First, a Story
I recently had a conversation with Matt, a young man I am sponsoring, who lives in the Sober Living house that I used to manage. As Matt’s sponsor, I had to get to work with him to find out why Matt relapsed. I asked him point blank to tell me why he would jeopardize his life and his home to go drink. Matt asked me what I meant, “life and home.” I said, “well, if you get caught drinking again, you will be kicked out of the house, right?” I went on to say, “Now, if you get kicked out, you are homeless. If you are homeless, you will lose your job. If you lose your job, and you are homeless, you have no life. So Matt, why did you choose to drink?”
Matt thought for a moment and said, “ I wanted comfort and I wanted to feel healthy at a time when I was very anxious.” I asked Matt if he thought about the consequences. He said yes, but that he was powerless in this period of weakness. We talked about this weakness and his decision to follow it. I told Matt that I had made that decision many times myself, and that I understood that feeling of powerlessness. Matt asked me how I overcame it. I told him that, in the beginning, drugs and alcohol could solve any anxiety I had. In fact, the buzz of alcohol made me a better man in my eyes. I was more in the moment in life. I was more funny, creative, daring and brave. I loved this feeling. There was probably nothing that drugs and alcohol couldn’t improve as far as I was concerned. Matt totally agreed and said he felt the same way. I went on to tell him that, over time, that magic started to wear off, ever so slowly. No matter how much I drank, or how many drugs I did, I couldn’t get back that feeling of euphoria I experienced earlier. Later on, I was going in the opposite direction; I was losing my sense of judgment and morals. I was given to fits of rage and sadness. In the end, all I was left with was a feeling of overwhelming darkness in my soul. My magic pills and bottle were no more. Now I was only poisoning myself for no gain whatsoever. So, to answer Matt’s question, I could clearly see drugs and alcohol were not the answer to anything, except maybe death.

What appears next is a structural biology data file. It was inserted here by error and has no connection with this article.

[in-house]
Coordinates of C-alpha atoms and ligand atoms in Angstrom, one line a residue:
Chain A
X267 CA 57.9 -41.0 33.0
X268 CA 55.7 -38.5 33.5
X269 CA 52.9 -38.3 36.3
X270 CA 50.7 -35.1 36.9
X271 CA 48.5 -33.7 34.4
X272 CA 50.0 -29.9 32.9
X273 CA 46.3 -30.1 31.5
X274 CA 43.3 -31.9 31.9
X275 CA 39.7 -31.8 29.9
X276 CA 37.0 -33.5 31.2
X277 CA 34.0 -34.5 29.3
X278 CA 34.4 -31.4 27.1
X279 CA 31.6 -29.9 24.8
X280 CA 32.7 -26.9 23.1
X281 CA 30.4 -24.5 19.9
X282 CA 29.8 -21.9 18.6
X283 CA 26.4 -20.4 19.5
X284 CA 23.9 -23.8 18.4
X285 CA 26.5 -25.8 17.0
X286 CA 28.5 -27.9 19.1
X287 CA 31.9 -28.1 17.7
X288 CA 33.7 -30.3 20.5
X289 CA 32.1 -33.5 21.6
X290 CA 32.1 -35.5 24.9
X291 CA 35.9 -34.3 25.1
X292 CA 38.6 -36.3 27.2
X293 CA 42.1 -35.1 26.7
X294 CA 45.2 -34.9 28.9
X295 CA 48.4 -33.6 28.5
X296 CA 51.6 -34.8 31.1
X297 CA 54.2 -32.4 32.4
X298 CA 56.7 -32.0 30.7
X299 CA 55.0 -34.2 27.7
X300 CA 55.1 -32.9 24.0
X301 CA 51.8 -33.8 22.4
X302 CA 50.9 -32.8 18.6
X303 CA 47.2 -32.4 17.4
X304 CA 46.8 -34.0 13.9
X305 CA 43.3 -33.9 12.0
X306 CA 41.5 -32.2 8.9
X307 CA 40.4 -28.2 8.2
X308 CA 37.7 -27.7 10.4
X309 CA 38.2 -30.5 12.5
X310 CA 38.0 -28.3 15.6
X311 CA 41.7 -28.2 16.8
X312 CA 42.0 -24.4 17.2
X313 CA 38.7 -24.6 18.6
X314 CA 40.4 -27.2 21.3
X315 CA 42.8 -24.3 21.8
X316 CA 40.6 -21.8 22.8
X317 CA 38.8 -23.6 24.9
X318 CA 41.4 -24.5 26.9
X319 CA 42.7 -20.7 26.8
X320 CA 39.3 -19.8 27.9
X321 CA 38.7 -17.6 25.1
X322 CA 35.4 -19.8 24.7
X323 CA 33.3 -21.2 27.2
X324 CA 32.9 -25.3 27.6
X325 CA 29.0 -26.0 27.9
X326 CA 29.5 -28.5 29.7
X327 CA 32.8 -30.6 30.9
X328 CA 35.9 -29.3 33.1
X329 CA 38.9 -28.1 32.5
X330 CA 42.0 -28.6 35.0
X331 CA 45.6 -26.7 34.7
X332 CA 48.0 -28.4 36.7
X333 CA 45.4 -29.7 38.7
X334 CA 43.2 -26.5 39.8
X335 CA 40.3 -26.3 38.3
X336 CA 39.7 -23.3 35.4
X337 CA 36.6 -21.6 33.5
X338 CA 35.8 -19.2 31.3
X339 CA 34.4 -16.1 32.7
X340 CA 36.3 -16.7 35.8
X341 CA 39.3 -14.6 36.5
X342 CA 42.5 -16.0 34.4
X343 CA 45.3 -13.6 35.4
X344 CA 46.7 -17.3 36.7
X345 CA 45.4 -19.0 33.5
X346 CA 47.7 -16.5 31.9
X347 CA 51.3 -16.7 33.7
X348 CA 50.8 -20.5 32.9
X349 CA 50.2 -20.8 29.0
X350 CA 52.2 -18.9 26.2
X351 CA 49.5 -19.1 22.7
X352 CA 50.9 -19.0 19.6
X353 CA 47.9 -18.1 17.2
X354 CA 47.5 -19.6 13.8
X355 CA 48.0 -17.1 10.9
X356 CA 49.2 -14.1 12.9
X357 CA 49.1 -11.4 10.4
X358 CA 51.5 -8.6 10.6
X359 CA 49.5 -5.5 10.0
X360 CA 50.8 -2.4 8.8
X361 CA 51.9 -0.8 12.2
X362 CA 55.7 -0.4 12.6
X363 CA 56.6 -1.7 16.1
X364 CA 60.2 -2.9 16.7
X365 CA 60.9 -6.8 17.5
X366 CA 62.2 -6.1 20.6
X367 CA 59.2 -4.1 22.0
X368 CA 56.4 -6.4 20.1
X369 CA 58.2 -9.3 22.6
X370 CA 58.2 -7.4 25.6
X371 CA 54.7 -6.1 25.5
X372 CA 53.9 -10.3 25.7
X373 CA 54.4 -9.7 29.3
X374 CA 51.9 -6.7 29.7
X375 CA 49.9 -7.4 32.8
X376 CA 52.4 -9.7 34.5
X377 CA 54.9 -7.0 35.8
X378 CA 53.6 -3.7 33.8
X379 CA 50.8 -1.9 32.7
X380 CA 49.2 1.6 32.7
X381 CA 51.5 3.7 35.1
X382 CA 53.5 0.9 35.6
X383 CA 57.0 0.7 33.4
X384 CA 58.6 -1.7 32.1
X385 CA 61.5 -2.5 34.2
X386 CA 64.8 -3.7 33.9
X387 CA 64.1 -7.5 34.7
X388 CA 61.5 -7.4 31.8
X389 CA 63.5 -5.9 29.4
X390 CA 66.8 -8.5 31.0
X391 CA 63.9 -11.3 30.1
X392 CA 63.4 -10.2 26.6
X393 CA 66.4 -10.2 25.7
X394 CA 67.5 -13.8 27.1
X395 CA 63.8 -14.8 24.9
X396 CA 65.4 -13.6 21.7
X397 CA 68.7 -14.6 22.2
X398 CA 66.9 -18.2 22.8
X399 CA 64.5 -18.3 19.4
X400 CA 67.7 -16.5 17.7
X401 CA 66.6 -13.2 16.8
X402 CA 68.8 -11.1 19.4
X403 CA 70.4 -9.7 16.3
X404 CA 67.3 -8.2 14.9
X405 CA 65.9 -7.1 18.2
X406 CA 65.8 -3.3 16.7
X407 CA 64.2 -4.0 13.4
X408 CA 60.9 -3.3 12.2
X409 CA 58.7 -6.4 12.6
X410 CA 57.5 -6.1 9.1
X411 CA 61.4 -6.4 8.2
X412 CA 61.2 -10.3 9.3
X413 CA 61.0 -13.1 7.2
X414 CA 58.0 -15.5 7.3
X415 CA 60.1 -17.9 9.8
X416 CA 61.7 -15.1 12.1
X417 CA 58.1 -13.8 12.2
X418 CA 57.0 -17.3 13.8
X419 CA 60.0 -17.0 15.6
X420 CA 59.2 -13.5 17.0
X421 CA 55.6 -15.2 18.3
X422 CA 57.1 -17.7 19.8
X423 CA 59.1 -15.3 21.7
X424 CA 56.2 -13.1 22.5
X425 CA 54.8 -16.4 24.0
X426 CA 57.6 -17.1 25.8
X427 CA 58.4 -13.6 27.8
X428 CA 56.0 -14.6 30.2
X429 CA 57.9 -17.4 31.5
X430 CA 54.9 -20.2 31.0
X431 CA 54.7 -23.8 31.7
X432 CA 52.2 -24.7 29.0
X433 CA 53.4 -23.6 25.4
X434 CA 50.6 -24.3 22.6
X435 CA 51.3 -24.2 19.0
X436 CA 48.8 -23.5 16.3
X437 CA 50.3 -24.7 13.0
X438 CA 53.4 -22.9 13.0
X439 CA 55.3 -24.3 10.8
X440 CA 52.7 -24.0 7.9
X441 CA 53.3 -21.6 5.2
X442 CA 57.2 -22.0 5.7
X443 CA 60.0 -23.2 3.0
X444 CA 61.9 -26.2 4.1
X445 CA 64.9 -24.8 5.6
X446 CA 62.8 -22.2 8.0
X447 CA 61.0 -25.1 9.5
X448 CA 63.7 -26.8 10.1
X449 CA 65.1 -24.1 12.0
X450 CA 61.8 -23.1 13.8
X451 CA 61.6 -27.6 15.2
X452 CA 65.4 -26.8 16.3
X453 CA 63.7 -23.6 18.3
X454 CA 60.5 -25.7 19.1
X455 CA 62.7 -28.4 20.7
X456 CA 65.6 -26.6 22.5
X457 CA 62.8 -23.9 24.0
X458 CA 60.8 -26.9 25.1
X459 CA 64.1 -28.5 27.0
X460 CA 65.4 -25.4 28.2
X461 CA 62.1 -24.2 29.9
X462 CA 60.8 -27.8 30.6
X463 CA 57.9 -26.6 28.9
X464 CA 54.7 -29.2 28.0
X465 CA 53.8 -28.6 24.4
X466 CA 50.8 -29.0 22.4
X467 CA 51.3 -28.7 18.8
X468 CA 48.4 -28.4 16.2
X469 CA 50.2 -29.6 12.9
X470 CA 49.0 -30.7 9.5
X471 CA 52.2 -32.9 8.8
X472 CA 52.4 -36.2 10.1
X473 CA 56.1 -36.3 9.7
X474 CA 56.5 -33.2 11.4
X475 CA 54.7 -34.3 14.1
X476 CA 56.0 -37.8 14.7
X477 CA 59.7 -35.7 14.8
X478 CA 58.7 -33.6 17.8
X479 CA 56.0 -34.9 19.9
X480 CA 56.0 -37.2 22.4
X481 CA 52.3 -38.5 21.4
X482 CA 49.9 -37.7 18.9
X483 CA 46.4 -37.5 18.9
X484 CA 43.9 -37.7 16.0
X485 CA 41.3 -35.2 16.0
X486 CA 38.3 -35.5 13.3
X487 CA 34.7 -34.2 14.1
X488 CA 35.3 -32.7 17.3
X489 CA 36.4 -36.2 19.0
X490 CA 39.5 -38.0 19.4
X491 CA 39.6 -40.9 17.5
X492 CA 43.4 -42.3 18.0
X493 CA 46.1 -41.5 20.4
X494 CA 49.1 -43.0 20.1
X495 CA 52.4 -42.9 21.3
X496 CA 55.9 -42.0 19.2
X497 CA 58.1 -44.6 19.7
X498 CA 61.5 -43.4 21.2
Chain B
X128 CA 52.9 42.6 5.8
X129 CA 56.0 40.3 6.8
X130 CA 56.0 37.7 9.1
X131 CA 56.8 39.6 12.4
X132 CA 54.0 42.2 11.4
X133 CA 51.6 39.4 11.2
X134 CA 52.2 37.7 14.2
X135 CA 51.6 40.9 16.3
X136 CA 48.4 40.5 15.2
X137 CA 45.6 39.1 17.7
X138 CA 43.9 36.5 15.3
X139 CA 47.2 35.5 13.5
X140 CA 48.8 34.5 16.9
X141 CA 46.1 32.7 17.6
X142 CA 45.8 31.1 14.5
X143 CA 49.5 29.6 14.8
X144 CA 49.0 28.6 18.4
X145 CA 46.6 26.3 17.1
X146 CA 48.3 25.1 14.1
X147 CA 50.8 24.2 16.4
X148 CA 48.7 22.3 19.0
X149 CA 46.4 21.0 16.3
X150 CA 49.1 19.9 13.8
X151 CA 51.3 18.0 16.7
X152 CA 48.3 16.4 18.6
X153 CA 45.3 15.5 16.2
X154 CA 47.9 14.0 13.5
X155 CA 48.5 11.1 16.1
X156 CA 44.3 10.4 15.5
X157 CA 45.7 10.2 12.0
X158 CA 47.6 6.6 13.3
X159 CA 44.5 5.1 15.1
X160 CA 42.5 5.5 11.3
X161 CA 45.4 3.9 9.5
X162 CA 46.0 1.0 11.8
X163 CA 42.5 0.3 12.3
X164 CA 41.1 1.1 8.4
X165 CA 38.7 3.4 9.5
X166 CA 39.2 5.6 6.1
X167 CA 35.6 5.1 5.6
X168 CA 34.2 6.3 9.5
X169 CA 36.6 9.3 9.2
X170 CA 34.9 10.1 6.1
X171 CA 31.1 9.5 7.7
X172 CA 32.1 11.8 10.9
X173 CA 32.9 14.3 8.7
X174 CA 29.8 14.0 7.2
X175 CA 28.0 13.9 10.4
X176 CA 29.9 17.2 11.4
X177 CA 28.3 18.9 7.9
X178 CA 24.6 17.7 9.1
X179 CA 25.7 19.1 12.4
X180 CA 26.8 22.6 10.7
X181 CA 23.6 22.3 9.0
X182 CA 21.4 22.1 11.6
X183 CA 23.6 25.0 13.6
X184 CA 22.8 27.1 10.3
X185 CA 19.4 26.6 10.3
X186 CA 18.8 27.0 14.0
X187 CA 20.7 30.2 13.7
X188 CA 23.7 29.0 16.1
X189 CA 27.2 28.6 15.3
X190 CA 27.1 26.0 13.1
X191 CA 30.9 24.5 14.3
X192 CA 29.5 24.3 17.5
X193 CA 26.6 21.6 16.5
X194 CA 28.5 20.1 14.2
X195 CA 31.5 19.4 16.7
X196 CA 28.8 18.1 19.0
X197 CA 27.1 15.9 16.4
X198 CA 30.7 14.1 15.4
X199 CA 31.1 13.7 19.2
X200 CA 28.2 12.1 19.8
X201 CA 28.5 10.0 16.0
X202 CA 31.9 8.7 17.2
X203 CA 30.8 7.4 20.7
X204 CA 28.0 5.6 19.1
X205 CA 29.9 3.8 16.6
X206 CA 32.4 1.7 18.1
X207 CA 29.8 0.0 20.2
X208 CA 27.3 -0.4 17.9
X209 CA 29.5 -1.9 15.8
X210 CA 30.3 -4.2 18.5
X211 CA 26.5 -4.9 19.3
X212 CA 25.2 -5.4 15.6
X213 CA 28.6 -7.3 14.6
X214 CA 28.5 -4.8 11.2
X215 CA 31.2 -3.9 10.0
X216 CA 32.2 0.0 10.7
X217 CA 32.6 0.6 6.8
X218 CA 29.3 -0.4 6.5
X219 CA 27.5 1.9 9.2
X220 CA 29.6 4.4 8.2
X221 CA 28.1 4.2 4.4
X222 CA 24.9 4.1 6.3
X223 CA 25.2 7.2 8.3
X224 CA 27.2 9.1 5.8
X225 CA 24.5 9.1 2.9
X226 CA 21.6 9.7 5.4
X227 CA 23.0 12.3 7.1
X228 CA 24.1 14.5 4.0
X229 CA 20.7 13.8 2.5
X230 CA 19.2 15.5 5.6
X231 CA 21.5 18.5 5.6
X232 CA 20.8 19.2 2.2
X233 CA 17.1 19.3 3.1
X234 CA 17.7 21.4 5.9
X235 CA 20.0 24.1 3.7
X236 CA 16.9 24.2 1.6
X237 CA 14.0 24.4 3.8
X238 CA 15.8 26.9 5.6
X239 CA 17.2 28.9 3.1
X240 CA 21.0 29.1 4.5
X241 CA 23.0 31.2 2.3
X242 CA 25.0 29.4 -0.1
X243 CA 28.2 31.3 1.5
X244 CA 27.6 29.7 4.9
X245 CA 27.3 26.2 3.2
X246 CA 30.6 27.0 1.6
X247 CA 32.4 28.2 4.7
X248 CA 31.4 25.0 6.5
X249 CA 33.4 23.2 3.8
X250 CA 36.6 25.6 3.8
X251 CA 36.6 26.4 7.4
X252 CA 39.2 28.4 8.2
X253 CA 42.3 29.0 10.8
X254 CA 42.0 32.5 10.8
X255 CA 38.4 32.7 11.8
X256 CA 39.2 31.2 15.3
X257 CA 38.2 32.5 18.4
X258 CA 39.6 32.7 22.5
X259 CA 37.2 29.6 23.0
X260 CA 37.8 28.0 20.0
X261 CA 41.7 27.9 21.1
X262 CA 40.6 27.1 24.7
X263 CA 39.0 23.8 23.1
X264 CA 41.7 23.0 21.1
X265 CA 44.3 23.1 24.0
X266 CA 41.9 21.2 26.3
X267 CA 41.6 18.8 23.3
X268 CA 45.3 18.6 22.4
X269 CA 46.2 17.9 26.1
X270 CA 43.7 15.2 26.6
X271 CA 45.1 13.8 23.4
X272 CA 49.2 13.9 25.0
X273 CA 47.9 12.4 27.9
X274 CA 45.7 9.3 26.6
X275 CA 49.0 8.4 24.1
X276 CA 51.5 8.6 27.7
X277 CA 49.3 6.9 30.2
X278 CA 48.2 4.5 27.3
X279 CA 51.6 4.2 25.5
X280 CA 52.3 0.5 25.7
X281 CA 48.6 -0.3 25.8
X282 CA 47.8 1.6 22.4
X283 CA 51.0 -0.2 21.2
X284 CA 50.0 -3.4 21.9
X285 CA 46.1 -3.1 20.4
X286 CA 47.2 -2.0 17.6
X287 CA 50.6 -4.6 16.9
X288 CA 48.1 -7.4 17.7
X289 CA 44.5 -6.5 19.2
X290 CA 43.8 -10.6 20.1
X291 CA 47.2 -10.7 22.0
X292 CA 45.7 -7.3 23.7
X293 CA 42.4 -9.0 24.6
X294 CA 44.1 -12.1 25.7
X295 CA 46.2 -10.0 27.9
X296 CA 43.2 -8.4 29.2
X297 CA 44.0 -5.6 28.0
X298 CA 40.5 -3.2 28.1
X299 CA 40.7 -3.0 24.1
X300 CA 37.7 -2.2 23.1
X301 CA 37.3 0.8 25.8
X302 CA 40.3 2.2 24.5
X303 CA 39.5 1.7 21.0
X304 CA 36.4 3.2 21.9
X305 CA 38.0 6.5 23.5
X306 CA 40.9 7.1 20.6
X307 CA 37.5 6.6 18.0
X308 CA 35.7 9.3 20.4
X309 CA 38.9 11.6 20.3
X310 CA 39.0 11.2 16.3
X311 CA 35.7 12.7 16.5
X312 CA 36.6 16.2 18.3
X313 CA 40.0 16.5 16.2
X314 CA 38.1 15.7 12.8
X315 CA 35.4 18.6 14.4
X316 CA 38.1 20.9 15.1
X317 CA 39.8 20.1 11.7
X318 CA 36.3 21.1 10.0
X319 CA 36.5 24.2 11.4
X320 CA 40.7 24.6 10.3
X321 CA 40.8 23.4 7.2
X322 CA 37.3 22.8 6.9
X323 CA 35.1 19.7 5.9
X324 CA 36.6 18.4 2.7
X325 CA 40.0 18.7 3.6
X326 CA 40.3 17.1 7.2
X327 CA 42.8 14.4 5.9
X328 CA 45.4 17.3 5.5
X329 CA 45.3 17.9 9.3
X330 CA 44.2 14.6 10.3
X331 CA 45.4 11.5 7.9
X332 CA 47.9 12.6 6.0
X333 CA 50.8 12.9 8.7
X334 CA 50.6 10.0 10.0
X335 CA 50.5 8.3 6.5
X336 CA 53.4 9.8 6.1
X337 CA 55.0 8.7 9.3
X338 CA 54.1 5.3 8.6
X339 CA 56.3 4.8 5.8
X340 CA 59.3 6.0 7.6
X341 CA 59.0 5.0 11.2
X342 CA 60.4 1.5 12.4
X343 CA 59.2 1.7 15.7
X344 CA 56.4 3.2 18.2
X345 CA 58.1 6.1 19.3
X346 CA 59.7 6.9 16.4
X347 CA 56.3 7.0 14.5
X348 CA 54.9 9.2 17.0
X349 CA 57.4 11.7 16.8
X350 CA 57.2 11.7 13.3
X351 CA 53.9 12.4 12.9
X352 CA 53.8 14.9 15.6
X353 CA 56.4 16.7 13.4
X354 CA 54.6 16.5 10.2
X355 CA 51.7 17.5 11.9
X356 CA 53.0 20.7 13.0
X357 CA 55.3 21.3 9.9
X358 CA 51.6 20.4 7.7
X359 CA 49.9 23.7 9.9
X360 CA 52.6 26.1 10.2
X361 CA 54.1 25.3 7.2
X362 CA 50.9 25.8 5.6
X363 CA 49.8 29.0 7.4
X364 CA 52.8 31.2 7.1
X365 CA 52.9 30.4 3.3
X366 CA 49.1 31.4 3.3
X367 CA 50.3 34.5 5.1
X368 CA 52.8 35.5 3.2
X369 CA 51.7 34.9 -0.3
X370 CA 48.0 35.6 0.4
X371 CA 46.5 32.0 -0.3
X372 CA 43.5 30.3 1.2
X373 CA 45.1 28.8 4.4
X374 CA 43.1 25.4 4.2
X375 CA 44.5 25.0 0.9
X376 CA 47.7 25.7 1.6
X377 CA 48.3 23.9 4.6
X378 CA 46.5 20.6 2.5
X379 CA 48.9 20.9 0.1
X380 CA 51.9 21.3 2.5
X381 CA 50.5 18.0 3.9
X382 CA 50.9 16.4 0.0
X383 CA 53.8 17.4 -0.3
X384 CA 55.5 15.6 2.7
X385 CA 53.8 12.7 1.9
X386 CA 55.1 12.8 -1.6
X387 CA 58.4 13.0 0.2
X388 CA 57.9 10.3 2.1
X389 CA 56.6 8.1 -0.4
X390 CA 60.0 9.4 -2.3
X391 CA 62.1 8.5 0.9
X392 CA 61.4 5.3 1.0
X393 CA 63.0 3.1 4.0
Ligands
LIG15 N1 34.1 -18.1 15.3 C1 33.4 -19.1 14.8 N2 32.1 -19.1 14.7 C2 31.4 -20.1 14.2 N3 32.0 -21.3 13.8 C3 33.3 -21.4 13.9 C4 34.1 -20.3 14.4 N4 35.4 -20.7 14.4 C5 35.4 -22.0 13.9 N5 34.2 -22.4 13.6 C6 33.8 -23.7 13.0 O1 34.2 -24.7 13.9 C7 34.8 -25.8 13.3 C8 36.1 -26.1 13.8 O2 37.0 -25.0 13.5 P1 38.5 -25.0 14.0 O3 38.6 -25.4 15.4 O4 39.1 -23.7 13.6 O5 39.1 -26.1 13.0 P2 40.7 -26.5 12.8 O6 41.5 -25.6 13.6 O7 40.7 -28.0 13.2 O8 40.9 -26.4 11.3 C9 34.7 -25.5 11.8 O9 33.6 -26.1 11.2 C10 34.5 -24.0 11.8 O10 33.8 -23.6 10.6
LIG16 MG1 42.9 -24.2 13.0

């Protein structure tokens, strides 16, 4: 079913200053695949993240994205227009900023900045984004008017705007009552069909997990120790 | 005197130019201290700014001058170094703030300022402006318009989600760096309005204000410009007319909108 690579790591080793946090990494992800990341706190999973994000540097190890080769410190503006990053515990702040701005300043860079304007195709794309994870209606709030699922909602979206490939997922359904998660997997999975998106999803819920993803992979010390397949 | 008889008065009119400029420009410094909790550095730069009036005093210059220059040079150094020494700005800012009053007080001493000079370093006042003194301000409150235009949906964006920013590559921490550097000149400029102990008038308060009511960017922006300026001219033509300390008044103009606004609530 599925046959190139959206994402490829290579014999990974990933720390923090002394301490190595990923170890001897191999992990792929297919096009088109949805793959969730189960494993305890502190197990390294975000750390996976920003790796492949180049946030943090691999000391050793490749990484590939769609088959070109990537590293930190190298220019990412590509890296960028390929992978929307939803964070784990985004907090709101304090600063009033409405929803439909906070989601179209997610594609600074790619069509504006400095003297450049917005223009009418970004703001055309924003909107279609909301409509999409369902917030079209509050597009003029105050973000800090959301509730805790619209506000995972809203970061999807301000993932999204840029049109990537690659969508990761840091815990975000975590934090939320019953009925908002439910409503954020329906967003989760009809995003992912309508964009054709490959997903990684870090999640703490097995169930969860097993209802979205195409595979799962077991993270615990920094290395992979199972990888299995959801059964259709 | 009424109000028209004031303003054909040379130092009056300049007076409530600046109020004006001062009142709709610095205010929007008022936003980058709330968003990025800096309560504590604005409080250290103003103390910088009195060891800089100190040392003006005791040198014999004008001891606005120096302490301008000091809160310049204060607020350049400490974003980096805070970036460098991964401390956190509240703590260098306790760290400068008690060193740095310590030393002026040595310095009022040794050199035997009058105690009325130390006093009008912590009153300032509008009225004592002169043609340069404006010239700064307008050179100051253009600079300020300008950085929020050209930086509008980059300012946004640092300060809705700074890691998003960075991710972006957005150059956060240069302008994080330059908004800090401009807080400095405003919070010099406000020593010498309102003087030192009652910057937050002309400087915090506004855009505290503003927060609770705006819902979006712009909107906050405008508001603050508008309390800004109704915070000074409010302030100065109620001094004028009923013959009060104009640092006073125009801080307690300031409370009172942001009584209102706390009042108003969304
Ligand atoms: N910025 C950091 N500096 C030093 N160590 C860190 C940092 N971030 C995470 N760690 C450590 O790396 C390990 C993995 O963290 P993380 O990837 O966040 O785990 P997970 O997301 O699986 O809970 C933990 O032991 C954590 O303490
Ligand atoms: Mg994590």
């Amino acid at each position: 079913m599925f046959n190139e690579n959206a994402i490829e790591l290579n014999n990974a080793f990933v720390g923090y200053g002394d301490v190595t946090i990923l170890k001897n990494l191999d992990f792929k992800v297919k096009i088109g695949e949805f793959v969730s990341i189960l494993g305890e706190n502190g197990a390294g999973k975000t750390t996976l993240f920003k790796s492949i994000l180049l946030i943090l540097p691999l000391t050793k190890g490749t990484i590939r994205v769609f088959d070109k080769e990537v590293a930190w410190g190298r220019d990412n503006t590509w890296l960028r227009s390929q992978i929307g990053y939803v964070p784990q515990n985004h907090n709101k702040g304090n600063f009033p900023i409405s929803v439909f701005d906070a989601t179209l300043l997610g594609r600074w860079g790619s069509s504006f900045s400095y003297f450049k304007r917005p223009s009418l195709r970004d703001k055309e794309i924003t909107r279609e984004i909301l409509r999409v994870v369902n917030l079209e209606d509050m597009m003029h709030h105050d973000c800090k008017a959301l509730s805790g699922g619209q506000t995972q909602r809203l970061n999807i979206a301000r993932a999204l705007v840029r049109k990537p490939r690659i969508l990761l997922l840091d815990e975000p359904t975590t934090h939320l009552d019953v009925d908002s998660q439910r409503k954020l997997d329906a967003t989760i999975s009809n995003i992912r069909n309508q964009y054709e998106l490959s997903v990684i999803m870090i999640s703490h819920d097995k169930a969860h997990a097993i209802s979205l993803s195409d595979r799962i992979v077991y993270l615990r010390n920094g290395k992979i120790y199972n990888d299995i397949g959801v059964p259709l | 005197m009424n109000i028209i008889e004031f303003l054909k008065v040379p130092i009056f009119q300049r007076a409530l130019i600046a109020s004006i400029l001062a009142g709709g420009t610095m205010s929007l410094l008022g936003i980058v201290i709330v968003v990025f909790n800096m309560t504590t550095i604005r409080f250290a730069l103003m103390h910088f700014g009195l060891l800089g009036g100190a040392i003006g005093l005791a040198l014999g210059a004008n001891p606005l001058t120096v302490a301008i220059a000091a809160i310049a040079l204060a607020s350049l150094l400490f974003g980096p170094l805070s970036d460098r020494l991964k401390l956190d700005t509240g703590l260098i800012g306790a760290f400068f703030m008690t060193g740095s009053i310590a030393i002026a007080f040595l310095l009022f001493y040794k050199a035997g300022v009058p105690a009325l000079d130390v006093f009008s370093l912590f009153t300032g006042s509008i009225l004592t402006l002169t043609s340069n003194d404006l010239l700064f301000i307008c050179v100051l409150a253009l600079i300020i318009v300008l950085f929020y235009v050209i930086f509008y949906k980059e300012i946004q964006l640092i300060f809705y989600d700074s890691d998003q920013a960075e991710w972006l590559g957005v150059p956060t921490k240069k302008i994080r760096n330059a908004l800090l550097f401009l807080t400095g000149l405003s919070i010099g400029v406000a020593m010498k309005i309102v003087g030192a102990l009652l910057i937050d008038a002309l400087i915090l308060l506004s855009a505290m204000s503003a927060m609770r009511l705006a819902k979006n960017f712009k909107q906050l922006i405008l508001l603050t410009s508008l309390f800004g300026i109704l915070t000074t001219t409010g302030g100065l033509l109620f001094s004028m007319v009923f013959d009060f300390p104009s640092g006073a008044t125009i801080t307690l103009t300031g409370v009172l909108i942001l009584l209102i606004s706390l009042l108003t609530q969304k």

Matt thought for a moment before he spoke. He always does this when I say something that is close to home for him. Matt said “I can see myself going there Bob, I really can.” I asked him what he was afraid of. He mentioned many things like feeling anxious, bored, self-conscious. I asked Matt if he was afraid of success. He said “not really, it’s mostly those other things.” I asked Matt if he thought he was smarter than most people. He sheepishly said, “Yes, I have a big ego.”
I said, “ Matt you are afraid of success. I say this because you have proven to yourself and others how intelligent and capable you are, but you always find a way to screw things up in life.” Matt replied “maybe I am.” I told him that most addicts and alcoholics are afraid of success; even the seemingly lucky ones like athletes, rock stars, business moguls and others find themselves doubting their abilities and turn to drugs and alcohol to cope. The fear of success prevents us from achieving goals in life, and when people have a big ego, such as Matt and many other addicts, and are not fulfilling their perceived destinies, they become depressed and anxious. Once we find drugs and alcohol to quell those feelings, we are hooked and hooked bad.
I ended our conversation with, “Matt, the key to you getting better, and staying sober, is to face your fear of success. You need to challenge yourself to be as great as you imagine yourself to be, and accept failure along the way. Matt, you are living in a Sober Living home, and you have a job. For you, that is a success right now. Matt, don’t screw this achievement up.”
Why Fear Success?